50 Years Ago: Mr. Keir Hardie’s Election Address

To the Electors


It is with pleasure that I accept the hearty invitation of the TRADE UNIONISTS OF THE MERTHYR BOROUGHS to come forward in the Labour interest as a Candidate for the representation of the constituency in the House of Commons.

The confidence and friendship shown by this invitation is an honour which I value as being far above riches.


I was among you endeavouring to cheer, encourage and strengthen you in the dark days of your recent great Industrial struggle. Not many years ago, when during the Hauliers’ Strike, the Government sent soldiers into your District, it was MY VOICE THAT PROTESTED against this in Parliament, when others upon whom you had more claims were silent

 My Programme is the Programme of Labour. My Cause is Labour’s Cause—the cause of Humanity—the Cause of God.

For twenty-four years I have been before my fellow-men as a Trade-Union Official and a Political Leader.

MY RECORD FOR THESE YEARS is the best pledge I can give of what my future course of action will be. Whether in Parliament, or out of it, I always have been, and always shall be found on the side of the Workers. I know everything that is to be known about the life and work of a Miner.

Born and reared in a collier’s cottage, and afterwards working for FOURTEEN YEARS IN THE PIT, I know only too well what such a life means, and I am not willing that any human being should continue in the life, without further essential reforms.

I am a Democrat in Politics, and a Socialist in Economics. I first learned my Socialism in the New Testament, where I still find my chief inspiration.

Our claim for one representative is moderate and reasonable enough. In a constituency where we are in an overwhelming majority, we ask but for half the representation. Workers! in being true to me, you will be TRUE TO YOURSELVES! Let us, then, work hard for a great Labour Victory at the Polls on Tuesday next.

I am. Gentlemen, respectfully yours,

Lochnorris, Cumnock, Scotland. September, 1900.


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It will be observed that Keir Hardie made a point of reminding the electors that he was claiming only half the representation of Merthyr. Merthyr was a two-member constituency, and hitherto it had been represented by two Liberals. D. A. Thomas and Pritchard Morgan. The I.L.P.’s electoral tactic was to put up only one Labour candidate and to attack only one of the Liberal candidates and not the other, hoping in this way to get Keir Hardie returned along with one Liberal and with Liberal votes. They therefore attacked Pritchard Morgan, who supported- the Boer War, but supported D. A. Thomas who opposed it The tactic was successful, the votes being:—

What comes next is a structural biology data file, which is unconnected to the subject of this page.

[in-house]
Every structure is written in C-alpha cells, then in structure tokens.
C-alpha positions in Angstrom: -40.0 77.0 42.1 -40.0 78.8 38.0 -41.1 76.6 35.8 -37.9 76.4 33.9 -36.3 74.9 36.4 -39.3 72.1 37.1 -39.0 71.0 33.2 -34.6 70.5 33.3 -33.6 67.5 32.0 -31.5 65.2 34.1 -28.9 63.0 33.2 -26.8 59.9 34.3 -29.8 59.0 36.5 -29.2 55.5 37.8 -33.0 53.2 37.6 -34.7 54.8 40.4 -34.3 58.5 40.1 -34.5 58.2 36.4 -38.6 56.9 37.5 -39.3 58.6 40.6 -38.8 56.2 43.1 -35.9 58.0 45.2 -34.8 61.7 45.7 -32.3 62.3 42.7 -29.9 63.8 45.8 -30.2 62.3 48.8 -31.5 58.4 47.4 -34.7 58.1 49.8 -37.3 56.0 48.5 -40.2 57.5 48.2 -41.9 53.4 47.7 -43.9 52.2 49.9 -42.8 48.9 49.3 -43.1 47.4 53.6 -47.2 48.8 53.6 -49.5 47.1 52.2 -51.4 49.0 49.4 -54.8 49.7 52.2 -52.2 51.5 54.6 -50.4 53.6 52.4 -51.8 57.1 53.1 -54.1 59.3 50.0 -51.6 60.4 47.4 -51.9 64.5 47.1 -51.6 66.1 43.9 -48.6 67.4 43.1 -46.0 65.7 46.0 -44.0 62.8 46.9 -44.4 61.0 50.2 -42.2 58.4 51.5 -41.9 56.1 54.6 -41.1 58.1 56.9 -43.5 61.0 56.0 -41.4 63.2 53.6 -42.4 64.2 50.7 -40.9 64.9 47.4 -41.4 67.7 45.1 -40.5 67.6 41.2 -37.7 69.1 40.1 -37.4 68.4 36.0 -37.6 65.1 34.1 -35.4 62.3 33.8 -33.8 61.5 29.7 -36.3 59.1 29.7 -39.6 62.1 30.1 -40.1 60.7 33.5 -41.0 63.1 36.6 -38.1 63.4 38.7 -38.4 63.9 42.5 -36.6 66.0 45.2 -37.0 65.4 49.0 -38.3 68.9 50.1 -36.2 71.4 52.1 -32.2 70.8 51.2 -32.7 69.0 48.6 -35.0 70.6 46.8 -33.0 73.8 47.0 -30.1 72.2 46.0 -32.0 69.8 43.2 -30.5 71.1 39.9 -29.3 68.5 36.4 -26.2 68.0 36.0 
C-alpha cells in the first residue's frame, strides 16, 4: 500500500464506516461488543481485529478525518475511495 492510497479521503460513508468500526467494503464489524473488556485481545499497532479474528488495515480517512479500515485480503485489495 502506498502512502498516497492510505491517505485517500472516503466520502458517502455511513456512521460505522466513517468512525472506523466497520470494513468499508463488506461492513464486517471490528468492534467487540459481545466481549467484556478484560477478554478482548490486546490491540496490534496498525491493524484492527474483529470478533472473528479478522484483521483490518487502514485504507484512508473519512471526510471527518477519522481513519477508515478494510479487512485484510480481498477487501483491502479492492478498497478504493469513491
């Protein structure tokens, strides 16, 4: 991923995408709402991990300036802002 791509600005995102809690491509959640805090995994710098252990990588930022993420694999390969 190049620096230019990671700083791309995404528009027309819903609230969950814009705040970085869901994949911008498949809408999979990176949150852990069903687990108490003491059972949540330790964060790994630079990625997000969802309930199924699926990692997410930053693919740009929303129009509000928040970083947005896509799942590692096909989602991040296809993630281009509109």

D. A. Thomas         8,508
J. Keir Hardie         5,745
W. Pritchard Morgan 4,004

Commenting on this, William Stewart, in his Life of Keir Hardie (“J. Keir Hardie,” I.L.P. Publication Department, 1925, Page 175) wrote:—

“Their energies were directed wholly against Pritchard Morgan, characterised by Hardie as a dangerous type. They did not expect, and, indeed did not desire, to defeat D. A. Thomas, the senior member (known in later years as Lord Rhondda), who was one of the few Liberals definitely opposed to the war. . . . ” (p. 170).

Stewart says that Hardie had suggested for the general election, that “all the anti-imperialist forces should work in unison with each other.” and among those he particularly mentioned were “some Socialists like Dr. Clark and Lloyd George.”
Even Stewart found it difficult to stomach the description of Lloyd George as a Socialist:—

  “The latter name classified as Socialist, sounds strange today, but was certainly justified by some of the Welsh politician’s utterances publicly and privately on social questions at the time.”

It is characteristic of the kind of opportunist tactics followed by Keir Hardie and the I.L.P. that before many years had passed they were discovering that the “good” Liberals they had supported in 1900 were just as odious as the “bad” Liberals they had opposed. They supported Lloyd George and D. A. Thomas in 1900 for being anti-imperialistic and in 1914 were opposing them for supporting an “Imperialist war.”
Editorial Committee
Keir Hardie’s election address was from the September 1905 issue of the Socialist Standard.